As technology has changed, so has the interaction between the health care provider and the patient. We all know about advances in medicine has improved as technology has improved. But one area I think that goes unnoticed is the interactions a patient has with the health care team, because it is no the sexy lifesaving topics.
Today we can go on to the world wide web and misdiagnose our own symptoms through WebMD. One organization that is trying to get behind digitizing their medical business is the Veterans Administration (VA). Prior to a recent push in digitization, the VA kept hard copies of all claims and records. Since 2012 the VA has converted 387 million documents, or 2.5 billion images to be scanned, uploaded and logged into their new system. The hope is that logging records into a digital database, that it will be easier to disseminate information about a patient in a timely manner compared to the old system where the information was stored in stacks of piles inside cubicles. The VA hopes that the ability of health care providers to access information will allow them to treat patients more effectively and efficiently and being able to avoid the horror stories of terrible treatment of patients in the past.
Beyond digitizing records, many health care providers have developed a message service that is similar to the original instant messaging (with the addition of secure messaging so private information can not be stolen). This feature allows patients to interact with their primary care team and communicate issues that they may be having. This technology just like emails prevents patients from waiting on hold for inordinate amount of time, and allows the primary care team to prioritize issues and reply to patients in a timely manner. Different healthcare providers also include the messages that inform you about future appointments for dental, primary care, and flu shots. Many health care providers have adapted this platform because they want to reach out to patients in a channel that they want.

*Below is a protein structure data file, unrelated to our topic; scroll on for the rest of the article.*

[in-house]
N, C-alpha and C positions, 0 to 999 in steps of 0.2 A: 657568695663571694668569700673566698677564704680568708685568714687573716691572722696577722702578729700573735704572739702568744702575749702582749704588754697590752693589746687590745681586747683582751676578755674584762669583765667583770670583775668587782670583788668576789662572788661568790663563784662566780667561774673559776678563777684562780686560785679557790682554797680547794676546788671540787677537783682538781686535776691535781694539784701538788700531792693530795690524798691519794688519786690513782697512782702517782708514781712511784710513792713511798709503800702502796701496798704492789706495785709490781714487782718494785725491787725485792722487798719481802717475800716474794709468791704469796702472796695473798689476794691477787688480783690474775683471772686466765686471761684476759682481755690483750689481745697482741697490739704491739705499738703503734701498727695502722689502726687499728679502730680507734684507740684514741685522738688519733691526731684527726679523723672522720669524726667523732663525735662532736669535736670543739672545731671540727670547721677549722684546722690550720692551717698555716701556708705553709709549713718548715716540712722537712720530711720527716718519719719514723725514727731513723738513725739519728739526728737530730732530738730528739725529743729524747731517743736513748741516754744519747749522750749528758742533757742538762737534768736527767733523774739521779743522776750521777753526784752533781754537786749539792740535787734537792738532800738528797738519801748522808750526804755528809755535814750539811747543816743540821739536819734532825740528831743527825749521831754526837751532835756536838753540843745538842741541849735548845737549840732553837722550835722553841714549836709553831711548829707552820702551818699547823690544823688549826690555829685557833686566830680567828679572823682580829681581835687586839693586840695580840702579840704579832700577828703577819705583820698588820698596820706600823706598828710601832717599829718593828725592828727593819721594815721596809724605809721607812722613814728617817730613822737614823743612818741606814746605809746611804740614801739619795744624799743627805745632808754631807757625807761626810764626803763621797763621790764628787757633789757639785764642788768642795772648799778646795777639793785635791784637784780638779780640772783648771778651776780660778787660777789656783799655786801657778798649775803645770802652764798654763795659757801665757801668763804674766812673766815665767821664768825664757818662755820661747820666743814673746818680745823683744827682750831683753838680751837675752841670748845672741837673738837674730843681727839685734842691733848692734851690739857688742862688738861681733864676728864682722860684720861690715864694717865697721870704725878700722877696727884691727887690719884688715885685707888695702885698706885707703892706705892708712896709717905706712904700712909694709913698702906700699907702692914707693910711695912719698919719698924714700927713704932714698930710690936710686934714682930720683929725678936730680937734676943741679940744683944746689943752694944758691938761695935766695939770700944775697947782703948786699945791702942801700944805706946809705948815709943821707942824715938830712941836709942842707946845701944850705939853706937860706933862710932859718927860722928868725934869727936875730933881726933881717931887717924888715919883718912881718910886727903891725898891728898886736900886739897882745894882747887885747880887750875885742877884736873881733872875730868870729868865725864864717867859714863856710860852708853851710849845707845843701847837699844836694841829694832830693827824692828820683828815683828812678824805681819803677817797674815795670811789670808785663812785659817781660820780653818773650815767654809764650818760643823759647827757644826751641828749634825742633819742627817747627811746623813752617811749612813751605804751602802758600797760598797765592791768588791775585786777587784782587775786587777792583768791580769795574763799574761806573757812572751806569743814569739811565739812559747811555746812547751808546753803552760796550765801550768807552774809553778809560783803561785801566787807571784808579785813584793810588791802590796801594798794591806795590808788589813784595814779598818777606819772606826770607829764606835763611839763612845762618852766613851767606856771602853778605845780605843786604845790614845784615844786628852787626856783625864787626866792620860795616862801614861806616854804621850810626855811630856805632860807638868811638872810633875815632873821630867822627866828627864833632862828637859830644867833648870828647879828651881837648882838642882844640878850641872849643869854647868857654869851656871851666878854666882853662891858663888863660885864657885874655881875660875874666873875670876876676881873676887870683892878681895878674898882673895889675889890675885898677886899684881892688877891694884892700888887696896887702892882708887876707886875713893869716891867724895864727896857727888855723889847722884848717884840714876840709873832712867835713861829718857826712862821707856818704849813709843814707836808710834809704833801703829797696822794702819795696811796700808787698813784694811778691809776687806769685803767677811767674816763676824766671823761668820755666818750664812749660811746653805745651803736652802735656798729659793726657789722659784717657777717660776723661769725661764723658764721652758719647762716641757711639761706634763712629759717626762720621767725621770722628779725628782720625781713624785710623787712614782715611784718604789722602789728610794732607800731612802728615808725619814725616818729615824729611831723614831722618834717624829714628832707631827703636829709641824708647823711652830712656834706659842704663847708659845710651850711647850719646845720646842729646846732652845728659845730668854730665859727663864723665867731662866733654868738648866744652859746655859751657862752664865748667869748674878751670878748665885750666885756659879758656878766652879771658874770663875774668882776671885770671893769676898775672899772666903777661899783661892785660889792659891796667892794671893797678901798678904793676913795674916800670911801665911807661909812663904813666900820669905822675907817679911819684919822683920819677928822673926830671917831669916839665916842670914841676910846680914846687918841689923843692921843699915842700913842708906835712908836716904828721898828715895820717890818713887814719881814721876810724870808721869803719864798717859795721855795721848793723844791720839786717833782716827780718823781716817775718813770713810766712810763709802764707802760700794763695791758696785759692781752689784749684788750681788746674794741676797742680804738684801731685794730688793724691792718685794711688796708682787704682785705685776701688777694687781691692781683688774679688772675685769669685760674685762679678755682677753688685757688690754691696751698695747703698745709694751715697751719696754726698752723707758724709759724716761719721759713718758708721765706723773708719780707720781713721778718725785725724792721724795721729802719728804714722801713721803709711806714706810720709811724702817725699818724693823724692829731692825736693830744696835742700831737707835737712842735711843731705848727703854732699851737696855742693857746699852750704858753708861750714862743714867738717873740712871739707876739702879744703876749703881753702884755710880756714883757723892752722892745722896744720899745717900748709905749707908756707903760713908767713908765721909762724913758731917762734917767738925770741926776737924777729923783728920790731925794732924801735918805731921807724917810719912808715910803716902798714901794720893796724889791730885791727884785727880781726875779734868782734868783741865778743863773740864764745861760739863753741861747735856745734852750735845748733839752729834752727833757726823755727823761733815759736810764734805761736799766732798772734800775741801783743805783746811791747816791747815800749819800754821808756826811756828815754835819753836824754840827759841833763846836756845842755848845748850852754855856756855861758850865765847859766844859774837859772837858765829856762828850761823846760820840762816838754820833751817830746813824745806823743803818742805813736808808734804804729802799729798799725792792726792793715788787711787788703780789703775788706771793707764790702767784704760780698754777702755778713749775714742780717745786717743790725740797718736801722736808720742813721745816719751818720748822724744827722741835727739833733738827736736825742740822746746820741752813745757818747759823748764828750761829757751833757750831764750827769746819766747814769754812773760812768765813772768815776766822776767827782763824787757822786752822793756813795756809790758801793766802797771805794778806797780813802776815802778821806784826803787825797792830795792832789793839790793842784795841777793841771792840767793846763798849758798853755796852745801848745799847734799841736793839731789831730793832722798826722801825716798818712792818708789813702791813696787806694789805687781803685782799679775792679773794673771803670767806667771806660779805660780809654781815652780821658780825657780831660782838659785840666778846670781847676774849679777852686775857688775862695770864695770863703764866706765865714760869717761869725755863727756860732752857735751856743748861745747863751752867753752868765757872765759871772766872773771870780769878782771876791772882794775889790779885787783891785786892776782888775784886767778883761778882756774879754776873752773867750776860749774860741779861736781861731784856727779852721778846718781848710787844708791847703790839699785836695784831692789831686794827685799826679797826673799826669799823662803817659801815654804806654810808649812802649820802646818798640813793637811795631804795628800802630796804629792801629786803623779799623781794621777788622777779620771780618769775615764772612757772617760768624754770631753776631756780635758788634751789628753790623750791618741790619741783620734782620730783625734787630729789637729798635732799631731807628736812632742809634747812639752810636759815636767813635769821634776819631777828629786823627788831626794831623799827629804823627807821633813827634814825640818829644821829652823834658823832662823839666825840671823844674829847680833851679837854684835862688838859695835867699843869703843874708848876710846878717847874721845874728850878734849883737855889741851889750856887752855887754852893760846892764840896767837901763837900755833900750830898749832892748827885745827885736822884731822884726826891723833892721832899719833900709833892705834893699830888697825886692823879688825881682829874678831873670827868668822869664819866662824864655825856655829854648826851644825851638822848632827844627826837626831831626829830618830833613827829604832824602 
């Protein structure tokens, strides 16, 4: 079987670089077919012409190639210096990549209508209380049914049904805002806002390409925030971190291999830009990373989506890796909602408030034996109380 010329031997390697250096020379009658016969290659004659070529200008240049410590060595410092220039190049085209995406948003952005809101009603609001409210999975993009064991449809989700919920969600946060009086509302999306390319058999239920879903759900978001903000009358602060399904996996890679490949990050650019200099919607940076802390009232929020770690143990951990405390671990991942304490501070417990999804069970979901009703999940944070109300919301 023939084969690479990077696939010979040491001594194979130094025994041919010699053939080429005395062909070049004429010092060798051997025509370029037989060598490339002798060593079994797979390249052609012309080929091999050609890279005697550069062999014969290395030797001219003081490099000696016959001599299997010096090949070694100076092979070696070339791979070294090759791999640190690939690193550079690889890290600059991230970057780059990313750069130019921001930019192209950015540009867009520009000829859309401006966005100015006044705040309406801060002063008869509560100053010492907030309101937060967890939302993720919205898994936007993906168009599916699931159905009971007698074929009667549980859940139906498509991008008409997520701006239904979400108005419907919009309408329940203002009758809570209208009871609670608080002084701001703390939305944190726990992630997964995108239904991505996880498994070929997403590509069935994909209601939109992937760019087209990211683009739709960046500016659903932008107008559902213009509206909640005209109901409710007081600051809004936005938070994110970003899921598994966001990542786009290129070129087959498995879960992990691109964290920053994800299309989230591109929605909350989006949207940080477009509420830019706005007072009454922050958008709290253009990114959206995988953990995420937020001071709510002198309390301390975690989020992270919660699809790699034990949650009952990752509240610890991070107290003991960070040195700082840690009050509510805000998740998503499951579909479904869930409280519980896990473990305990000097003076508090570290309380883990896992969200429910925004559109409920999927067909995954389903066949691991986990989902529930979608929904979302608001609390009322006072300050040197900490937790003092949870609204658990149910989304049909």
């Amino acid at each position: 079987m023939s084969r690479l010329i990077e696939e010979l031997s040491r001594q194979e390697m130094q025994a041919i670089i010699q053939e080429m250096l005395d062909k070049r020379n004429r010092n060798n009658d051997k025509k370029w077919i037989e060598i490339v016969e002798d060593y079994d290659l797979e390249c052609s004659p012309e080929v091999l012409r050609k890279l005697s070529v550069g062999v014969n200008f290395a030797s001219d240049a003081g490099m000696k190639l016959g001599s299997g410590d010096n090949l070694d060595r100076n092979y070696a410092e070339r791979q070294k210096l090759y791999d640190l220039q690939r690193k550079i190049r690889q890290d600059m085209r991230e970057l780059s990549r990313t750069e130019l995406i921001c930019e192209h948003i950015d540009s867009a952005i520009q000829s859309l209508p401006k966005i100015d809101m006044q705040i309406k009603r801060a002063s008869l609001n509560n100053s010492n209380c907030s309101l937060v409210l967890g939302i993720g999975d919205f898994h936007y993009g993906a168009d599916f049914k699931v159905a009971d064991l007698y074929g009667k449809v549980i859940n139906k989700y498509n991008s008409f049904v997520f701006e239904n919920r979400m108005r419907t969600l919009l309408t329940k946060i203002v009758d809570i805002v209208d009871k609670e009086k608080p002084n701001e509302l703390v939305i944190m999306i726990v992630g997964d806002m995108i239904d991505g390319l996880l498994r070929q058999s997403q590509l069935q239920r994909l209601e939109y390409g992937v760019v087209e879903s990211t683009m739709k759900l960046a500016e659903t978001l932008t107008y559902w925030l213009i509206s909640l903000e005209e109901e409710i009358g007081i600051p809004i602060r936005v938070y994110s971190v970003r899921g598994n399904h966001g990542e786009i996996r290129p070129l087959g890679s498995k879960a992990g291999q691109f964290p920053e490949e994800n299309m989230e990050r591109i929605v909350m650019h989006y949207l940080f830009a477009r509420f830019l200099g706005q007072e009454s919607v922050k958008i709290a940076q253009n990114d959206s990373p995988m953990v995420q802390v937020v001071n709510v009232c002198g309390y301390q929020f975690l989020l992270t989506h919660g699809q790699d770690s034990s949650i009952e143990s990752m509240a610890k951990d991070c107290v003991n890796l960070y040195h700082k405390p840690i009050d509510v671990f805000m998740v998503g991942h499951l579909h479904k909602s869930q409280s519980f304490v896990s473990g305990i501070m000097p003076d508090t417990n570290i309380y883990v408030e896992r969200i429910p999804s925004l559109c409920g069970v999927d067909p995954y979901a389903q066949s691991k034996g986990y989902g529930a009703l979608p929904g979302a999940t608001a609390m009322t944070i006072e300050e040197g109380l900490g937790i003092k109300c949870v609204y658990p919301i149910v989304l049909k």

Many medical insurance providers have also taken to creating applications for smart phones, to make it easier for people to work with them. Blue Cross has different apps for different parts of the country. These apps include areas for you to look at your coverage, claims, local doctor’s prescriptions you may have, and obviously your financials. The VA has also taken to smart phone applications to improve the interaction with the patients. Their take on apps is vastly different. They use there app as means to communicate what exactly what they can do for the patients. This app also allows you to look in certain topics and if you want more information you can provide your contact info and they will get back to you.
I believe Blue Cross and the VA show two different directions in which companies are using technology to their advantage. While both methods help, I think Blue Cross is doing it better than the VA. The VA’s app is limited in its capabilities and is almost an extension of their website. Blue Cross allow you to see many parts of your profile and manage it much more efficiently. I think the differences in the two versions show the financial commitment each company has made to improve their technology. I do not believe that the VA is ignoring the importance of technology, but instead is limited in its financial resources compared to Blue Cross. To me there app is more the brain child of upper leadership at the VA saying “we need an app for smartphones” and not truly understanding the impact that digital business can have for them. If they had individuals in place to show them what is a smart investment of their resources they may have waited to launch an app and picked something that suited the patients more. Instead of creating an app that acts more of a band aid instead of a real permanent solution.
Technology has made it easier for patients and health care professionals to interact. Patients can now send a quick message and not have to wait on the phone to talk to someone. This cuts down the actual time they spend dealing with the issue. By looking at the VA and Blue Cross you can see that both entities are trying to use technology to their advantage, but it is clear to me which company has done it right and which one hasn’t. To just simply develop an application for a smart phone isn’t cutting it at this point. Companies need to use technology and provide patients/clients with something that provides value to them. As we have seen with many other companies, those that are willing to invest in enhancing technology typically see large dividends on the back end because they have increased the customer’s experience